Propeller Health Helps Patients Breathe Easier
“The Internet of Things“, an often-used phrase coined in 1999, simply means that more and more objects are becoming embedded with sensors and gaining the ability to communicate via the Internet. In a previous article, we discussed Proteus Digital Health and how they are introducing “digitally-enabled medicine” through the use of tiny wireless sensors. Another good example of this concept applied is Propeller Health.
About Propeller Health
Founded in 2010, Madison Wisconsin based Propeller Health has taken in $12 million in funding so far from The Social+Capital Partnership, California HealthCare Foundation, Kapor Capital and other investors. In July of 2010, Propeller announced that they received U.S. Food and Drug Administration (FDA) 510(k) clearance to market their asthma sensor system and associated software to healthcare providers and their patients. According to the CDC there are 26 million children and adults currently living with asthma in the United States or over 8% of the entire US population.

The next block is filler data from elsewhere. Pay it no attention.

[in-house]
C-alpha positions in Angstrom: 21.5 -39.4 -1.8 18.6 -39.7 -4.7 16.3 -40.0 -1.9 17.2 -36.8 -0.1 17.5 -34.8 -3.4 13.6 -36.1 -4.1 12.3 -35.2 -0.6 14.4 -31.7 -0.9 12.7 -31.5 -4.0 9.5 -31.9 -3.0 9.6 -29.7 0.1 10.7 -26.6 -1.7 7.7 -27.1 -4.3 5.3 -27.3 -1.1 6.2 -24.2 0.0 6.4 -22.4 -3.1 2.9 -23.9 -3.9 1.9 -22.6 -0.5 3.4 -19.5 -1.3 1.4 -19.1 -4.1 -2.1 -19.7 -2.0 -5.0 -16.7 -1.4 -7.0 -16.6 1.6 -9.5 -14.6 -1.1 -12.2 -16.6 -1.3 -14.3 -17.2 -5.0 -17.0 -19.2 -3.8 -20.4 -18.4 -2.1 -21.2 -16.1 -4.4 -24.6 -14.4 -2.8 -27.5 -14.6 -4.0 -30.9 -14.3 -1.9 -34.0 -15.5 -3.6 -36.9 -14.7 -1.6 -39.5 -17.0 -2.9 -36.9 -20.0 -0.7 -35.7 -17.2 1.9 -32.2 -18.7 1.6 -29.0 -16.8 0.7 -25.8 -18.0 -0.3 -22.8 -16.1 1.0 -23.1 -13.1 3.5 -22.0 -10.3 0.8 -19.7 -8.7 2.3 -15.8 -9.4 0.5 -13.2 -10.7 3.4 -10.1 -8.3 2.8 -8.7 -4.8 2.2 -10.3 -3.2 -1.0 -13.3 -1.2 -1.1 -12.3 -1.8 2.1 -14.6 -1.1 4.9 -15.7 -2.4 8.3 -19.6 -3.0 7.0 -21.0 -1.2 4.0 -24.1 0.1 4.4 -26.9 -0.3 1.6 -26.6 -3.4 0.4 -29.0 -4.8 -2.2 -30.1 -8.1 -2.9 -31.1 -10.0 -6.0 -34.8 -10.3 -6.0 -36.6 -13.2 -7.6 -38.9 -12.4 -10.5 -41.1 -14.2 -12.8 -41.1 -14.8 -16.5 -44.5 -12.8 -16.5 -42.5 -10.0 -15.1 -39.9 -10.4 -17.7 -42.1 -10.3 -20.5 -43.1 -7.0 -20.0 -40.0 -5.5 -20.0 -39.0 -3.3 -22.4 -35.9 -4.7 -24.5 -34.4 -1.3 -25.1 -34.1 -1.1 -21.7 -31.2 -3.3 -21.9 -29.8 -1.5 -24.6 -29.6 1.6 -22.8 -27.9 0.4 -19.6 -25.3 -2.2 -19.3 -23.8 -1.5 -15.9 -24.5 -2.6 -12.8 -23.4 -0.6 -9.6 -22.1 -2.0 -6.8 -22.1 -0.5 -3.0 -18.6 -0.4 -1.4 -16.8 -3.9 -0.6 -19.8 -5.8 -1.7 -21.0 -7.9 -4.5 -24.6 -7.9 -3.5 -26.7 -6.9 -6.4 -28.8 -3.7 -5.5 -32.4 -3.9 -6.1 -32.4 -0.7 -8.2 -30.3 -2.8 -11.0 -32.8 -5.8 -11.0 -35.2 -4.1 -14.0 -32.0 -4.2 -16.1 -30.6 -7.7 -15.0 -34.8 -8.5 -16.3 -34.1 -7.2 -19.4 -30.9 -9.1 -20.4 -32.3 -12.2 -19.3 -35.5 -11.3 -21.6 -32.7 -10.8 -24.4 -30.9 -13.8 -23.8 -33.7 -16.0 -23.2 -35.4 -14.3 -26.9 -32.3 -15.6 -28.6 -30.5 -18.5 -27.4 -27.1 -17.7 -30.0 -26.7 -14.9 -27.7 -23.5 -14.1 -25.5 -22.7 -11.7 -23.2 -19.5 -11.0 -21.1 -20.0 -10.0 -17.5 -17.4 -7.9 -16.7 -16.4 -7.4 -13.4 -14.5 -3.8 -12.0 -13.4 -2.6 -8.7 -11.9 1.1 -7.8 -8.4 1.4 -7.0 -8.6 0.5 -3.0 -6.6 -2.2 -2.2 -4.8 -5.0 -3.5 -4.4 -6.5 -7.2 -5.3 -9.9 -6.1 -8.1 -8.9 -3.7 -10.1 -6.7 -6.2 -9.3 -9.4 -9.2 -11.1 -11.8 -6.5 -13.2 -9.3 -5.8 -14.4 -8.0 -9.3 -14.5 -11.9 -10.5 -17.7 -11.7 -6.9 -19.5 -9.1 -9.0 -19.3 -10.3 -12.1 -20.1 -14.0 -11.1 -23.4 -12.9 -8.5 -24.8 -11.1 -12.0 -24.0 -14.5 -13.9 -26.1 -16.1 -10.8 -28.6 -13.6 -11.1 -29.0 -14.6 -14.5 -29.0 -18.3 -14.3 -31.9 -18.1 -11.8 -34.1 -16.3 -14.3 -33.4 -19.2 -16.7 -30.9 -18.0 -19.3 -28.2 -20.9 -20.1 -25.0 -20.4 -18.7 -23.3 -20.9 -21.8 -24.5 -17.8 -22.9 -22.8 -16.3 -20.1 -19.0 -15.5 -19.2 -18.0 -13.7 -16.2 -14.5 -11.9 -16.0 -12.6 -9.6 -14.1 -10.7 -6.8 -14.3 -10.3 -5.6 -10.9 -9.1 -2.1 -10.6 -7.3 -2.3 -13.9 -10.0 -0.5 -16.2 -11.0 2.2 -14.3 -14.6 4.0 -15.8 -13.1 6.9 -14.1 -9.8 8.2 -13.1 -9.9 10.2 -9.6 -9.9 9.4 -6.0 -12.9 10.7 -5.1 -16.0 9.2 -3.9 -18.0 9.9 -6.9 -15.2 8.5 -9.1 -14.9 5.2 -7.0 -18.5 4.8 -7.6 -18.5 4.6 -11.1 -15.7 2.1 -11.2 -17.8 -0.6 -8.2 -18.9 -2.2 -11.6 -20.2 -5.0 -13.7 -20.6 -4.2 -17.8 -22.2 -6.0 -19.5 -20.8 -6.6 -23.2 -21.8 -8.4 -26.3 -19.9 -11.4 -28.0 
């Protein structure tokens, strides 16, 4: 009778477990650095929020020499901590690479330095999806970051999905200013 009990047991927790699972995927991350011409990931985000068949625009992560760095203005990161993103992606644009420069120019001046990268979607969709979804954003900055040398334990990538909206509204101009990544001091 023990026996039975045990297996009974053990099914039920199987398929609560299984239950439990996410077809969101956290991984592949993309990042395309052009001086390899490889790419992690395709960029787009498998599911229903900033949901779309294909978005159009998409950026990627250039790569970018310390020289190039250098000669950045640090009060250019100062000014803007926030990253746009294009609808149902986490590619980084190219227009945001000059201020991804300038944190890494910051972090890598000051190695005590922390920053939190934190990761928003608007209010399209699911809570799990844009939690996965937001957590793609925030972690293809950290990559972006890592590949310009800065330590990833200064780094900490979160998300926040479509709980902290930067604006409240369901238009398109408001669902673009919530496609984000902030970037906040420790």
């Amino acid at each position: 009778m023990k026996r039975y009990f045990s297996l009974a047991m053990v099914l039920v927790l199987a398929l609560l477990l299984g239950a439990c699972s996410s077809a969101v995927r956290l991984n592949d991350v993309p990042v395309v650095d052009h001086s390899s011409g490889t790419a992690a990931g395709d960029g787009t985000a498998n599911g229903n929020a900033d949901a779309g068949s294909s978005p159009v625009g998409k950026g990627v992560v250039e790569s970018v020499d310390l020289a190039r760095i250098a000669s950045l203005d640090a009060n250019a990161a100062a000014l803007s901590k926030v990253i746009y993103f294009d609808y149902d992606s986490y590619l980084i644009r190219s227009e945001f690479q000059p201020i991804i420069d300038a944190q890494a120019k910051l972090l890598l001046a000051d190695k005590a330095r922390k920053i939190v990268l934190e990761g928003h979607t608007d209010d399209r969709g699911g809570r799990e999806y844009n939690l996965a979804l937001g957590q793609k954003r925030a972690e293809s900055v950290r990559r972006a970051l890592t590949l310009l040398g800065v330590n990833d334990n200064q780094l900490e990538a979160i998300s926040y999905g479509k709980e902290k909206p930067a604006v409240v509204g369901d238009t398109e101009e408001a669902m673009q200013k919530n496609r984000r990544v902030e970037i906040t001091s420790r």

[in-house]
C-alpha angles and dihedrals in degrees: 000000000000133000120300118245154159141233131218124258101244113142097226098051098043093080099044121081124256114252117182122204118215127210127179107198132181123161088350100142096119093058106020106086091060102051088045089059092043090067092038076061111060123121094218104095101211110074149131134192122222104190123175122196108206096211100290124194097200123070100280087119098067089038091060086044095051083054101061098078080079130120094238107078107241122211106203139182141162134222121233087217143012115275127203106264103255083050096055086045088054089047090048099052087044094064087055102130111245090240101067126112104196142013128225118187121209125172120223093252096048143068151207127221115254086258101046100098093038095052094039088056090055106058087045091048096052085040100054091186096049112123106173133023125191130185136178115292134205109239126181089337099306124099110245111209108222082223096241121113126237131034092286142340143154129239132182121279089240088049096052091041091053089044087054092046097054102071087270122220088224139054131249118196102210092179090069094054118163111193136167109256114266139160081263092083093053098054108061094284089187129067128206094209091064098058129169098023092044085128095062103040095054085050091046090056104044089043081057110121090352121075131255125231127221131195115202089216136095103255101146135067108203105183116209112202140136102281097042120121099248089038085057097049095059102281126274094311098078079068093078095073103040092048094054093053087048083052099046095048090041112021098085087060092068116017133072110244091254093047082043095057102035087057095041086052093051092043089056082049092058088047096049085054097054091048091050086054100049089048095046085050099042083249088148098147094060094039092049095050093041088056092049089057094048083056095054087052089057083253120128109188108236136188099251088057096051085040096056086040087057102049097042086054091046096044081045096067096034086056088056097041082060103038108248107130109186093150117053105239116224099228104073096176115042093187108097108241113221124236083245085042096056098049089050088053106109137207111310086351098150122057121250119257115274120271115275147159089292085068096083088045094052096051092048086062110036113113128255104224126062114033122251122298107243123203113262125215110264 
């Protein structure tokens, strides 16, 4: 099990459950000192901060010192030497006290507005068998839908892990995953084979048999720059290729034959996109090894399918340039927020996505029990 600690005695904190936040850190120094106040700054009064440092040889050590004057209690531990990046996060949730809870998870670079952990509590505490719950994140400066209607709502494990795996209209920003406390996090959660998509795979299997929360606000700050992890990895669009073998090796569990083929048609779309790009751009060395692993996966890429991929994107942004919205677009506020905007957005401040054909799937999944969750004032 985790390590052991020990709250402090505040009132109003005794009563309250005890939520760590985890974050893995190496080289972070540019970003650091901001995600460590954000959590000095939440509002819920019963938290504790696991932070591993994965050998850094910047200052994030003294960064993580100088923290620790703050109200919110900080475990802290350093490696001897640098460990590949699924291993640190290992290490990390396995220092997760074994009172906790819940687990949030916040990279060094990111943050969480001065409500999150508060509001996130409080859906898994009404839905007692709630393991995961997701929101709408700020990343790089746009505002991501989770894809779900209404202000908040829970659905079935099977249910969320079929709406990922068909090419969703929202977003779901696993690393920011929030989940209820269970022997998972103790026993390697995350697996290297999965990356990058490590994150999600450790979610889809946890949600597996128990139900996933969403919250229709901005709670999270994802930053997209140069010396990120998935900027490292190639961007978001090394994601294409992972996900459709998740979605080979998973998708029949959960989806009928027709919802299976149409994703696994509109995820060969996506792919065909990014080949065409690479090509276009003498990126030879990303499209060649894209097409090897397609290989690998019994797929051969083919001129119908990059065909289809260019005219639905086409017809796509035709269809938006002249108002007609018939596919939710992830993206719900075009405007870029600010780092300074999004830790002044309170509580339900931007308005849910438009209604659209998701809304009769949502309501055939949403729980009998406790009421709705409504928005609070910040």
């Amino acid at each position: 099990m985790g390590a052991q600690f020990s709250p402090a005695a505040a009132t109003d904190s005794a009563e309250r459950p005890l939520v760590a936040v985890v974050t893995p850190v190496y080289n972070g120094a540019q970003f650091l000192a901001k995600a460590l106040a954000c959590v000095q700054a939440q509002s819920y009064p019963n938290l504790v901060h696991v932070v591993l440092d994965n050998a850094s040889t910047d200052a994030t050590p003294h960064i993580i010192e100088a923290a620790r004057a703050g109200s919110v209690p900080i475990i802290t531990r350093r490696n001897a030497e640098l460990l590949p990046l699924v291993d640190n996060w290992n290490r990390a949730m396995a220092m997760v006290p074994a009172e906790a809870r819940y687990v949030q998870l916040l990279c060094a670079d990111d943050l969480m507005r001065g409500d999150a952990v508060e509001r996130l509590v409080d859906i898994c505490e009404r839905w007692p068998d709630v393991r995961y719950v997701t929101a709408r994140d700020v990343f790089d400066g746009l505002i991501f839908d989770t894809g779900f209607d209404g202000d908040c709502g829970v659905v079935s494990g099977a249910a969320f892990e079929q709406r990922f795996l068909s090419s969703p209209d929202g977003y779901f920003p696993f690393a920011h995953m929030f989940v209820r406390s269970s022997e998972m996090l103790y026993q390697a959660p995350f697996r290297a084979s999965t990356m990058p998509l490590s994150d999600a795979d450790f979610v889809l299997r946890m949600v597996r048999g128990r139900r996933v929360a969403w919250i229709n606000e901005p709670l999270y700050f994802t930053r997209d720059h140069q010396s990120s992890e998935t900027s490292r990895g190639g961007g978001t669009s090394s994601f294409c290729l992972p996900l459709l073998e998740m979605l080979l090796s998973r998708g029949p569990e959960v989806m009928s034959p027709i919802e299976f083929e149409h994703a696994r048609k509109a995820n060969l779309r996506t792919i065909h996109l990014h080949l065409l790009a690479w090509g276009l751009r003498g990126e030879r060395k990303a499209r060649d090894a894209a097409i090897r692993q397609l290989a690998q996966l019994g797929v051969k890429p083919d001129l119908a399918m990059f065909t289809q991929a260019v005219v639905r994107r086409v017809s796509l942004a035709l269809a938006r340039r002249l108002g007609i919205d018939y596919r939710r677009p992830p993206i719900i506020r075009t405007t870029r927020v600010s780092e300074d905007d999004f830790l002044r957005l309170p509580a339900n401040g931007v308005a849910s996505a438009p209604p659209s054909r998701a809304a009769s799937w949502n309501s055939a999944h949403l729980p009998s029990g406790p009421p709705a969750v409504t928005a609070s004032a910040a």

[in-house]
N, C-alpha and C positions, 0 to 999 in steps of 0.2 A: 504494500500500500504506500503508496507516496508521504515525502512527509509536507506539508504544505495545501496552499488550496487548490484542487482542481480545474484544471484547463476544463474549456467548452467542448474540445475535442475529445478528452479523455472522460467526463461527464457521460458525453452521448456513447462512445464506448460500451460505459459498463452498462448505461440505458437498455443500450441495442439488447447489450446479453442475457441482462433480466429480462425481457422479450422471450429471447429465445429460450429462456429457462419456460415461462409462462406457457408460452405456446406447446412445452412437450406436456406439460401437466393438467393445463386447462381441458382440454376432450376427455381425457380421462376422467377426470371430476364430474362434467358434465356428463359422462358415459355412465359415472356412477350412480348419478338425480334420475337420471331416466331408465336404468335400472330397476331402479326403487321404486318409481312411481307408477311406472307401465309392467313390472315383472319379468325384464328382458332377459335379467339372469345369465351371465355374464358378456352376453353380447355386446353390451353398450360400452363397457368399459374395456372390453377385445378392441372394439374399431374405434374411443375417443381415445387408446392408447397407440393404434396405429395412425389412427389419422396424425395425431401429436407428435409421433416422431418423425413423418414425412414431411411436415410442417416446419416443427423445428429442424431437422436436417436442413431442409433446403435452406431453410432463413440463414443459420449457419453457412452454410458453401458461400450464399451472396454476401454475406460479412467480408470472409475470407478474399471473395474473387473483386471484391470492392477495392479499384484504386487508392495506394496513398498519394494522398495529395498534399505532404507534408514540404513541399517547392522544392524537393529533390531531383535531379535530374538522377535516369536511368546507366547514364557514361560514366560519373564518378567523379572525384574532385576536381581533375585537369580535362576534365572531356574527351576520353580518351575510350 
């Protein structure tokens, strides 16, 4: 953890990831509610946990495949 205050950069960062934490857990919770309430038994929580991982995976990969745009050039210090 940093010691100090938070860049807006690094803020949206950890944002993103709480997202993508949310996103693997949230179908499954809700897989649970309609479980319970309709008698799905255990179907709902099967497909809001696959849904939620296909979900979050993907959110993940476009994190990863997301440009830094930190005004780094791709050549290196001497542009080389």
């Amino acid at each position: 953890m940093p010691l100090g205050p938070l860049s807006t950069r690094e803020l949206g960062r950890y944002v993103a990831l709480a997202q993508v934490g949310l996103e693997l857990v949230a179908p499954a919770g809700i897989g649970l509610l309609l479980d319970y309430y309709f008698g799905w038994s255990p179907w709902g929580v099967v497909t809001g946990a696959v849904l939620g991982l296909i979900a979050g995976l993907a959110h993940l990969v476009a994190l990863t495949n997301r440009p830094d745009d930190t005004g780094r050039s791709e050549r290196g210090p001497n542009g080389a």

How It Works
For the patient, the Propeller sensor attaches to their inhaler and wirelessly syncs with their smartphone using Bluetooth. By downloading a smartphone app, the patient and doctor can then track how often the inhalers are being used along with the location and time-of-day. The patient can also track their triggers and symptoms and learn more about their asthma over time. Personalized feedback and education can be sent to the patient’s phone based on their symptoms, and medication reminders and alerts can easily be setup. According to an article on TechCrunch, early studies by Propeller found that this access to real-time data was able to reduce the number of people with uncontrolled asthma (or those not regularly using inhalers) by 50 percent.
Just recently, the company changed its name from “Asthmapolis” to “Propeller Health” to show their intent to take on other chronic respiratory diseases using the same tools and accumulated wisdom that is already yielding results for asthma patients. Over 50 million people are affected by chronic respiratory diseases in the United States alone. While Propeller claims to be “the leading mobile platform for respiratory health management”, the question remains as to what barriers to entry prevent other startups from quickly moving into this space just as quickly as Propeller has. Nonetheless, the size of the potential market is vast and there is plenty of opportunity for Propeller given their first-mover advantage.
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